And that’s not even considering the possibility of the endowment effect coming into play. Throw it all together, and we might only see a couple of these big names traded. Of course, this could be upset a bit if some teams ultimately decide to become buyers and not sellers (check the playoff contender list again—six closers on there overlap with the first list, lowering the supply and raising the price of all closers back up).

Suggestions for handling this tricky situation

Overall, I’d say that if you own one of these closers, it would be worthwhile to see if you can swap him out for a closer more stable in his job. Maybe offer up a two-for-two deal to conceal your true intentions, if you so desire (i.e. Matt Kemp and Huston Street for Nate McLouth and Jonathan Broxton or something like that).

A variation of this two-for-two ploy could be to ask for an unlucky starting pitcher in return (think Ricky Nolasco, Scott Baker, Randy Johnson types), actually allowing yourself to upgrade at two spots (i.e. Matt Cain and Street for Nolasco and Broxton). One more variation could be to ask for a closer with inferior skills or health concerns (think Kevin Gregg and Fernando Rodney types) and then upgrade at another position. If the other owner doesn’t have these same deadline-deal fears as you, he might jump on it.

Don’t go too crazy, though, and don’t downgrade too much at another position if that’s the route you choose—there’s no guarantee that any of these closers will actually be traded. While guys like Jenks and Wood are probably safe, I would be pretty aggressive in shopping Qualls, Street, and (to a slightly lesser extent) Capps. Just don’t make it obvious that you’re looking to deal them, as you won’t get the kind of offers you’ll be looking for.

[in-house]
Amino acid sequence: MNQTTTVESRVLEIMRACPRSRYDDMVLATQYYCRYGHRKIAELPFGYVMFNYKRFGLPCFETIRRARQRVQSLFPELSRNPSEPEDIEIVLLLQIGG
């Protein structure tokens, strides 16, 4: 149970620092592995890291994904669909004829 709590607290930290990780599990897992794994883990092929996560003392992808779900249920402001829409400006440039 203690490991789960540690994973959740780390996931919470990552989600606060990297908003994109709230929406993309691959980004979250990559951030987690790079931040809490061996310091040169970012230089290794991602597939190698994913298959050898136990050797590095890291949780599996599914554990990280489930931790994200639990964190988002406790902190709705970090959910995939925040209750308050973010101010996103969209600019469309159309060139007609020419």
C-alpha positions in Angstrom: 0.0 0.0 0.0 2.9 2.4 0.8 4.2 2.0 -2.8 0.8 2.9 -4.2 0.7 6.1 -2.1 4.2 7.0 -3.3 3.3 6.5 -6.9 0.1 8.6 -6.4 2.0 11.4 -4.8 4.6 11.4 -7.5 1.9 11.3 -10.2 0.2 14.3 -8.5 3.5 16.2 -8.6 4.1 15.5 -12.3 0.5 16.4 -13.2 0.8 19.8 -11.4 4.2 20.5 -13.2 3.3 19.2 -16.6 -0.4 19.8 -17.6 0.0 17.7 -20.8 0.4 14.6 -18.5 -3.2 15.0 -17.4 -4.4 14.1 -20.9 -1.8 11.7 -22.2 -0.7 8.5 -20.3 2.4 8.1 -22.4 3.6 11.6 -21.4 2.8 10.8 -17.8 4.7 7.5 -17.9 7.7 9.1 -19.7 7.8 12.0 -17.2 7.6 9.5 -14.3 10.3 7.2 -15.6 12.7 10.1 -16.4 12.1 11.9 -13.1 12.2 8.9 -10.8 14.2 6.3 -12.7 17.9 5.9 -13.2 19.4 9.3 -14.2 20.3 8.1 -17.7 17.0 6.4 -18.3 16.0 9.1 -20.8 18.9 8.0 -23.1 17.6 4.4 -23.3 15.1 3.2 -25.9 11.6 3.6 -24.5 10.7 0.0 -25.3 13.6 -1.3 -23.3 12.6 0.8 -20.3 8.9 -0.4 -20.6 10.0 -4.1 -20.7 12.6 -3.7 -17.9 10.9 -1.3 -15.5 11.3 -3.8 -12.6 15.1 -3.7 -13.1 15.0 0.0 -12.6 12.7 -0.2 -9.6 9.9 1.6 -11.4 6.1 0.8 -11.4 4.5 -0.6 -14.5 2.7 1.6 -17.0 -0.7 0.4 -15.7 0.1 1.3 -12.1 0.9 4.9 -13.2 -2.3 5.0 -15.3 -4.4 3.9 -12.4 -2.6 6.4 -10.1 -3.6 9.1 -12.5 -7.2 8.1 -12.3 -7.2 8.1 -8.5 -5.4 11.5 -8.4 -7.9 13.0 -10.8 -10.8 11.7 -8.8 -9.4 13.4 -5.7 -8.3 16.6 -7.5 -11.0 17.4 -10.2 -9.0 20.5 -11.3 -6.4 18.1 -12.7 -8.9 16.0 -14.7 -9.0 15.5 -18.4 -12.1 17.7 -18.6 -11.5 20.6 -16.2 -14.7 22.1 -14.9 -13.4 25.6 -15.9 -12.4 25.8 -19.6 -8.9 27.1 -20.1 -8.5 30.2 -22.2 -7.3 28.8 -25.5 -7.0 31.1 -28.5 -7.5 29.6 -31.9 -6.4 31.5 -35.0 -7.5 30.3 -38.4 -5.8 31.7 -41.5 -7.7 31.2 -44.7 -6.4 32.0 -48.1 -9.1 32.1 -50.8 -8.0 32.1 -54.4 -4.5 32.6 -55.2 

Guys to stash

For those looking to be a step ahead of the competition, here are the respective setup men who are next-in-line for saves should any of the 12 closers from the beginning of the article be traded. A (T) means that the reliever is also a trade candidate, so a third option will also be listed (in the event both the closer and top setup man are traded). A (?) means that next-in-line is somewhat unclear and this is more of a guess. A (DL) means that the reliever is on the disabled list at the moment, so a third option will also be listed.

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  1. Kevin said...

    IMO, it’s very unlikely that the Rangers will look to add a closer, for two reasons: 1) the team is in dismal financial shape and 2) they seem perfectly content with Francisco as “the man” for the forseeable future.

    I have Hawkins in one league and Valverde in another, so I’m a little conflicted about what to root for there.

  2. Derek Carty said...

    Yeah, Kevin, I believe I noted that, of the teams who might be looking to buy a closer, none are particularly strong buyers.  Texas has financial constraints, as you mentioned, Detroit has shown an unwillingness to acquire a real closer as recently as this off-season, etc etc.

    Garrett, you’re right, Johnson would likely be next. Not sure how I mixed that up.  I’ve actually owned Johnson in leagues at different points in the year.  Good catch.

  3. Andrew said...

    Great stuff, Derek.

    A lot of these are anyone’s guess, but I think Joel Peralta is ahead of Matt Daley and Chris Perez is next in line in Cleveland.

  4. Derek Carty said...

    Yeah, Andrew, some of the situations aren’t entirely clear.  I could see Peralta or maybe even Embree being the next guy in Colorado, but if I had to pick one, I’d go with Daley (I actually have in LABR).  You may be right about Perez, but I’d rather own Betancourt.  I just don’t trust Perez yet, even if he were to win the job.  His control just isn’t good, especially for a flyball pitcher.